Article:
On Thursday morning Ashley came in and spoke to us giving us encouragement by sharing a story of perspective she gained through a difficult experience in the Sudan. It was helpful to be reminded that God is always at work even when our plans change, we don't understand them, they are difficult to accept, or we end up with no plan at all.

After our meeting we went about feverishly glueing popsicle sticks together to make a plaque that they could paint and hang on the wall. To our surprise, it came out fairly well.

After the children were fed the women began arriving. By this time the word had gotten out and more and more women showed up. We kept adding tables and chairs and thankfully we had just enough supplies. It was amazing because it was raining hard and the women really had to make an effort to get there.

After some time painting, we invited the women to come and sit up front in the chairs we had arranged before they arrived. They sat patiently, arms folded as our team came up to the front and stood before them. Many of us were holding their babies in our arms. For three days we were the ones staring at them, taking their pictures, and whispering about them. This was the first time we stood in front of them and allowed ourselves to be the ones being watched.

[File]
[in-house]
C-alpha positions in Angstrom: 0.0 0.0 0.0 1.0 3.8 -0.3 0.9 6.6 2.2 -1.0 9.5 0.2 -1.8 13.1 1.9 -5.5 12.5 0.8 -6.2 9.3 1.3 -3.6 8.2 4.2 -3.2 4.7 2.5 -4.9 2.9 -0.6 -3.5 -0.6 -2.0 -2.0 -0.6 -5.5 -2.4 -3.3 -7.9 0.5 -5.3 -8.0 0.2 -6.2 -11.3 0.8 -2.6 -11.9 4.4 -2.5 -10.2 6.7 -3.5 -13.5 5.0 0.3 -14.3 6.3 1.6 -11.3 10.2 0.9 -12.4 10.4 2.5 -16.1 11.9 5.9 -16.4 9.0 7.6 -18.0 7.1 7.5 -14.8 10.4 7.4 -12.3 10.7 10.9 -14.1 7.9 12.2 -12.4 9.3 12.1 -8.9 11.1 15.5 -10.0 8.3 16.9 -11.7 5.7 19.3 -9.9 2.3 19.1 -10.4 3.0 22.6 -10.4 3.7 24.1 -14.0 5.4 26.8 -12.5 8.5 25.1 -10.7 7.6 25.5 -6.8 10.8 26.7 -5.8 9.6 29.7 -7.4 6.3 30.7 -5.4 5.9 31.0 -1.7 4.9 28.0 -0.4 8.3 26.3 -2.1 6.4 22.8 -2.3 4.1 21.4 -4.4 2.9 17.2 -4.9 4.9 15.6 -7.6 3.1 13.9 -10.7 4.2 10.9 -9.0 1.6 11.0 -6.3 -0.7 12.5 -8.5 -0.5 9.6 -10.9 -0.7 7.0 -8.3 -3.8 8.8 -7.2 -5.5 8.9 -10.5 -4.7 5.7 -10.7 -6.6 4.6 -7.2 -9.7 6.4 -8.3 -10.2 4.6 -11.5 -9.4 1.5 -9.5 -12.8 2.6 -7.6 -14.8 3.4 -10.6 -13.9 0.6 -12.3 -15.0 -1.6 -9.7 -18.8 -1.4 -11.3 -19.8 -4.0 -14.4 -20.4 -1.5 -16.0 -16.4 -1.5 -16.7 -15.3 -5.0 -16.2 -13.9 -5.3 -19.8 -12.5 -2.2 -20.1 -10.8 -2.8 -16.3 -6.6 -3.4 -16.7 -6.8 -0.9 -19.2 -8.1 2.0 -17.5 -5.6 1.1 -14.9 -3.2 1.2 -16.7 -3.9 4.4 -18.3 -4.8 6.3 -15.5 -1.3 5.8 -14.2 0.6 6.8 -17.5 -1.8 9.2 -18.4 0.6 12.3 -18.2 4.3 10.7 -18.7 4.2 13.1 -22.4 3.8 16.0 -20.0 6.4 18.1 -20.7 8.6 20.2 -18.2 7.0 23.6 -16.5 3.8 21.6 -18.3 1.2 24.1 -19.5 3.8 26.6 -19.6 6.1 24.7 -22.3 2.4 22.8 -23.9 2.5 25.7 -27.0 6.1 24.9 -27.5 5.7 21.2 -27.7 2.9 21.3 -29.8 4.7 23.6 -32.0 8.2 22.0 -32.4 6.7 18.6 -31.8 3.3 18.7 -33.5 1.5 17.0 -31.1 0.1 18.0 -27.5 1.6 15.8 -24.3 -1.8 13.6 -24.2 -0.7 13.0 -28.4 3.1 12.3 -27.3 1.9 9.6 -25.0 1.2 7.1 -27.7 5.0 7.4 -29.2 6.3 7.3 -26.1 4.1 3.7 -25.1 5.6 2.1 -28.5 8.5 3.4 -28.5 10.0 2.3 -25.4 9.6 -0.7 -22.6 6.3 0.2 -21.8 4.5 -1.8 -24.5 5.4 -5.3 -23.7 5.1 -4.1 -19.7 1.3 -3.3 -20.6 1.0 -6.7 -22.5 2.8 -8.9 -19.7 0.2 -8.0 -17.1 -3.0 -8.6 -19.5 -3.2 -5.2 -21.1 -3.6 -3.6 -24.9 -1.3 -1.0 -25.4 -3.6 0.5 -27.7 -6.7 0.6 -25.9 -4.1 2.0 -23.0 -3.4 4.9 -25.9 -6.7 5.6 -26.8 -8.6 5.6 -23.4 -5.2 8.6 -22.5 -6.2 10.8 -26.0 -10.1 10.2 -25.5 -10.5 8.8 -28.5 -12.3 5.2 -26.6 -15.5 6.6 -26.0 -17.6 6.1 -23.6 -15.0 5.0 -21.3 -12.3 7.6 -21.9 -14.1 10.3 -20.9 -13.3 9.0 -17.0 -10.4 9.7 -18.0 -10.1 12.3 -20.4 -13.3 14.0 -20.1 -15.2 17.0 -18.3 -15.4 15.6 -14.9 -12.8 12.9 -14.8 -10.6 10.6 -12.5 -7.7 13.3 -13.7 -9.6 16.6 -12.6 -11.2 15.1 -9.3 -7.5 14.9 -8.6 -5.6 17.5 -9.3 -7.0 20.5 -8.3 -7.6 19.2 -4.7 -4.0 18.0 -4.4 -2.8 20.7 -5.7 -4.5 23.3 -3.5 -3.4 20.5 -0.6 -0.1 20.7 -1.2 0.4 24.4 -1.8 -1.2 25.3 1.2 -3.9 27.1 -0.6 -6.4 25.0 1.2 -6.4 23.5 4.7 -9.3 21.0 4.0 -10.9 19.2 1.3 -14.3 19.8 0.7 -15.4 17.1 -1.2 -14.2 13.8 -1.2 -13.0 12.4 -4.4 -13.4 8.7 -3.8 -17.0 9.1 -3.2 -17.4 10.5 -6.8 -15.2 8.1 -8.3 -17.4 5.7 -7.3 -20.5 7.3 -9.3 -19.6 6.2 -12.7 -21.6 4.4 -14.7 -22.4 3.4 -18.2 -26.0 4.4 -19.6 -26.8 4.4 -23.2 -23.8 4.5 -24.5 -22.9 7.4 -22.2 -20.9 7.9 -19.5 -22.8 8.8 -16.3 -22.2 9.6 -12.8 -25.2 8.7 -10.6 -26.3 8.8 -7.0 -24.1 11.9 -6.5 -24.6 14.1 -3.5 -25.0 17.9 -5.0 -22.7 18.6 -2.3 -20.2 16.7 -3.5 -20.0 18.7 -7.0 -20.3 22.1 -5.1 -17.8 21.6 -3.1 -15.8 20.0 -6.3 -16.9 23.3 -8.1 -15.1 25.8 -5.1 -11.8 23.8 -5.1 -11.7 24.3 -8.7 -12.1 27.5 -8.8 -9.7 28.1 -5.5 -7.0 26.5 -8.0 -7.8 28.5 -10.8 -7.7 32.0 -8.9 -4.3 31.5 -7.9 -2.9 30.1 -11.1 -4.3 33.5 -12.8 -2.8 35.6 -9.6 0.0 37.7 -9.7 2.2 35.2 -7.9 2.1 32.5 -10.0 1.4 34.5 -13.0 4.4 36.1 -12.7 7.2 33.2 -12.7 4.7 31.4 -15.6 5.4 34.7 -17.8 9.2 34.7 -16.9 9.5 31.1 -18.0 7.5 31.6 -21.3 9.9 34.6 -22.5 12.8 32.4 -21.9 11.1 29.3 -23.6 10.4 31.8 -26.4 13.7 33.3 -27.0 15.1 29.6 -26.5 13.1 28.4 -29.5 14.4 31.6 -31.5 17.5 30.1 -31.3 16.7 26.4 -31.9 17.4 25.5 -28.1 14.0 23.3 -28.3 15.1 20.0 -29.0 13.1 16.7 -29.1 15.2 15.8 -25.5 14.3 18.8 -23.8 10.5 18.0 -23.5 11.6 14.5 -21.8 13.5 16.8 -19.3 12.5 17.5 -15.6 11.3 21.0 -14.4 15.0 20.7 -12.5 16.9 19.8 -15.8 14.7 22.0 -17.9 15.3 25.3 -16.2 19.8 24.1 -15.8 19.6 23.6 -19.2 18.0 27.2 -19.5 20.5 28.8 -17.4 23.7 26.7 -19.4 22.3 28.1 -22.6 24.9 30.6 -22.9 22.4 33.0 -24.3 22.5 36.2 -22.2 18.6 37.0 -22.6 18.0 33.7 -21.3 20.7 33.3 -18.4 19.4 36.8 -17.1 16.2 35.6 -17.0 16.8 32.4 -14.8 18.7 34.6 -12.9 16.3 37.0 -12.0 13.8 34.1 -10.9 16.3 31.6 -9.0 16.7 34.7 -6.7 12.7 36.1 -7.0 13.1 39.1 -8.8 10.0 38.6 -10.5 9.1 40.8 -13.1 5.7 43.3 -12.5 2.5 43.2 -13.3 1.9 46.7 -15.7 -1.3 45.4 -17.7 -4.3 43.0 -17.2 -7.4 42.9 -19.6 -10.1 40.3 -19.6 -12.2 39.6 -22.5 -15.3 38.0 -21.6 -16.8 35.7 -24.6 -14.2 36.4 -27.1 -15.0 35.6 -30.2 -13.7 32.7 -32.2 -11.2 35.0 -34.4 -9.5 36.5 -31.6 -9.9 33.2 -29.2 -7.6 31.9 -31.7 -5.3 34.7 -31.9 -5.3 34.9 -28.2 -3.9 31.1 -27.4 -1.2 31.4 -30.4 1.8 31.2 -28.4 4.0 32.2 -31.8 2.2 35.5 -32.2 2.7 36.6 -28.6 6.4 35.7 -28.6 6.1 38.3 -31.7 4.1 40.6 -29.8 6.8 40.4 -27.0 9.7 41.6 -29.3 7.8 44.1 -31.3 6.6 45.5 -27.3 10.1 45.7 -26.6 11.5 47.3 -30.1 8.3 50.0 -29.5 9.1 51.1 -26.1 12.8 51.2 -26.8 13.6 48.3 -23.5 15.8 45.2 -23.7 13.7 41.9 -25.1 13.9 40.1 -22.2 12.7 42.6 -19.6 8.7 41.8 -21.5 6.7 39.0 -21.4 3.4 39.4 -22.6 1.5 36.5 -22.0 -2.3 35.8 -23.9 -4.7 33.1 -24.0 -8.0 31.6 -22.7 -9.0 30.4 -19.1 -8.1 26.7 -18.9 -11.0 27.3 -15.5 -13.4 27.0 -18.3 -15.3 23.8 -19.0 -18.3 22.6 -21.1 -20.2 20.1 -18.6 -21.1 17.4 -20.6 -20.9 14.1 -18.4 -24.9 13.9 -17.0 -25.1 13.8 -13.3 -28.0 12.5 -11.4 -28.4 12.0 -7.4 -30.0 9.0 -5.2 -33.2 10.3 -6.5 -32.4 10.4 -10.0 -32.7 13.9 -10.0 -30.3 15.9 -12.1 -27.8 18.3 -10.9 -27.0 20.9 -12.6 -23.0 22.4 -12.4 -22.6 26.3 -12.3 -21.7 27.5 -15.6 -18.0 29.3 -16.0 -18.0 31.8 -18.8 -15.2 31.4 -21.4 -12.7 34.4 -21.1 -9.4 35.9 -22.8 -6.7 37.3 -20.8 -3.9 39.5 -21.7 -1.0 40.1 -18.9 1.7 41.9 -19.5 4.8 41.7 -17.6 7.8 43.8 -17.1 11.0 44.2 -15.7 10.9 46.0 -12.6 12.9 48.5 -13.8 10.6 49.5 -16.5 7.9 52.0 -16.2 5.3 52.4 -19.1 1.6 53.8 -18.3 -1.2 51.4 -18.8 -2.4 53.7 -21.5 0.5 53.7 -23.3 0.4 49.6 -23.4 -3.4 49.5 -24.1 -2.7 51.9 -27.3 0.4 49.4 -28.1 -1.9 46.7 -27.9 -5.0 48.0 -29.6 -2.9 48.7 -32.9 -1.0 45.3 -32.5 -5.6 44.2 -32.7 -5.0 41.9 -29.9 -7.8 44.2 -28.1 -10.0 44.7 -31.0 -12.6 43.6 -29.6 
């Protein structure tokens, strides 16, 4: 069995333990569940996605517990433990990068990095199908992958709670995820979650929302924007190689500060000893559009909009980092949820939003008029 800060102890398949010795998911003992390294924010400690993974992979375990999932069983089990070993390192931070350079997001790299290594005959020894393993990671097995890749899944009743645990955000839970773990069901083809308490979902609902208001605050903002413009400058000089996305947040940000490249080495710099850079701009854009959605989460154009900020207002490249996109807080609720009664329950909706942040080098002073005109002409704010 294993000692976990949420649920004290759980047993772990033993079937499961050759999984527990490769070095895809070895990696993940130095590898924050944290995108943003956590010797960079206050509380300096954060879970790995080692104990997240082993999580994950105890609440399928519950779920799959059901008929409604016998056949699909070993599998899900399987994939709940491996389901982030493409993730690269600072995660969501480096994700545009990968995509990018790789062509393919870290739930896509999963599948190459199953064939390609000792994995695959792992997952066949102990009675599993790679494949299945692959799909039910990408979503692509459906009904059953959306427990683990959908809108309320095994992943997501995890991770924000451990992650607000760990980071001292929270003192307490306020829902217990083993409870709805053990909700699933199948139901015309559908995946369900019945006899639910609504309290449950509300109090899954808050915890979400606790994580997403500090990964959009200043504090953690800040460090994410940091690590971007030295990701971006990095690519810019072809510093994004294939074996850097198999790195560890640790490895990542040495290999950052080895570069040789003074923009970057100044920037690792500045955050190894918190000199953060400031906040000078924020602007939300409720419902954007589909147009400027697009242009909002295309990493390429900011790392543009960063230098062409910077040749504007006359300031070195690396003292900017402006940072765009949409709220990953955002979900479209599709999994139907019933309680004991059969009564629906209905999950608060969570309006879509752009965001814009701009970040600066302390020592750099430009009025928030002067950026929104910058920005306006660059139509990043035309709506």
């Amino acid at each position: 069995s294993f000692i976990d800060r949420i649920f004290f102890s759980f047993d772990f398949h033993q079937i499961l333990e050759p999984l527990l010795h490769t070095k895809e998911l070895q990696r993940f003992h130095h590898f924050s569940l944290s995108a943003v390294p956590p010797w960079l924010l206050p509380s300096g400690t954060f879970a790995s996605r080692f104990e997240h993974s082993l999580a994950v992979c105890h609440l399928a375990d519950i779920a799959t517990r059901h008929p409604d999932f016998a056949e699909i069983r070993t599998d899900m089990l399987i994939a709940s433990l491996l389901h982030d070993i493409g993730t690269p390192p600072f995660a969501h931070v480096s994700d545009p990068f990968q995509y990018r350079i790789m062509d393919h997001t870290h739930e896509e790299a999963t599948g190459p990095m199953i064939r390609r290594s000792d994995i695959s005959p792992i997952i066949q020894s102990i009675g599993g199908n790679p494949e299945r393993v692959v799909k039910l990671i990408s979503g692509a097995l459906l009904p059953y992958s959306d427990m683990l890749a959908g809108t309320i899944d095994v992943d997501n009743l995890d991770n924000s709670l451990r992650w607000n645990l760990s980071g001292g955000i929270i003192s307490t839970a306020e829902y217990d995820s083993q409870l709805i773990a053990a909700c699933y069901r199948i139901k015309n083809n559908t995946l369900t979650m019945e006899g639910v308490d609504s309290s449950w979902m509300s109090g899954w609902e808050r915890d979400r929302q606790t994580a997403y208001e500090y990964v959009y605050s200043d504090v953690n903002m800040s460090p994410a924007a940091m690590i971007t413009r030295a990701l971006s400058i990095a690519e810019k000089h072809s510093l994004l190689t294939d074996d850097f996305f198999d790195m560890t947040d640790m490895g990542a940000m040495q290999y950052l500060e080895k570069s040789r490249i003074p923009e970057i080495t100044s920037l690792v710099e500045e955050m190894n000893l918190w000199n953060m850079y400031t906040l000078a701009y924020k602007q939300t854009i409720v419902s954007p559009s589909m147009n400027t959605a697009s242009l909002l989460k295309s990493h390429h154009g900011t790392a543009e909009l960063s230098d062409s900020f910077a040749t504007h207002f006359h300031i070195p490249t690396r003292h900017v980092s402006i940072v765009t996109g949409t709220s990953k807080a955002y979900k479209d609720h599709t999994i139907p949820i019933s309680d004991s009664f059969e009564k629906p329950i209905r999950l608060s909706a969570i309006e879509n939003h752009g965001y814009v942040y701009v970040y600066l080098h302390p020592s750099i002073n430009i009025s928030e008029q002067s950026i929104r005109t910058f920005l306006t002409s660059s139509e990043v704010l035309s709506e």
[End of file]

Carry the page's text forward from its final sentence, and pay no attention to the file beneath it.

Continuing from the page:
We had one of our native Spanish speakers translate while someone on our team spoke. She was someone who they had not heard talk before so the minute she started speaking something happened... they all leaned forward to listen closely. She opened with comments about how we are so happy to be here and how we loved spending time with them. Then she went on to tell them that everyone on our team has had some kind of struggle in life. She began listing several of the things. As each item was translated into Spanish, you could visibly see the heads starting to nod. You could both see and feel something shift in the room. These women were looking at us, staring at our faces, understanding exactly what we were saying. I think most of us standing up front were crying too. It was such an emotional moment because we knew the Holy Spirit was at work in the room. We went on to explain to them that we all have a strong faith in God and we know that He is with us, so no matter what has happened in our past or what we are going through now, God will always be there helping us through it and that He will be with them helping them through whatever they are going through right now. And if the point couldn't be more clear, we told them about the hurricane that is getting ready to hit our families and friends back home and that we have to trust God that he is working through all things. Then the pastor of the Hope Center came up to speak for a few moments to tell them about worship services that are held on Sundays and to ask any of them if they want to pray.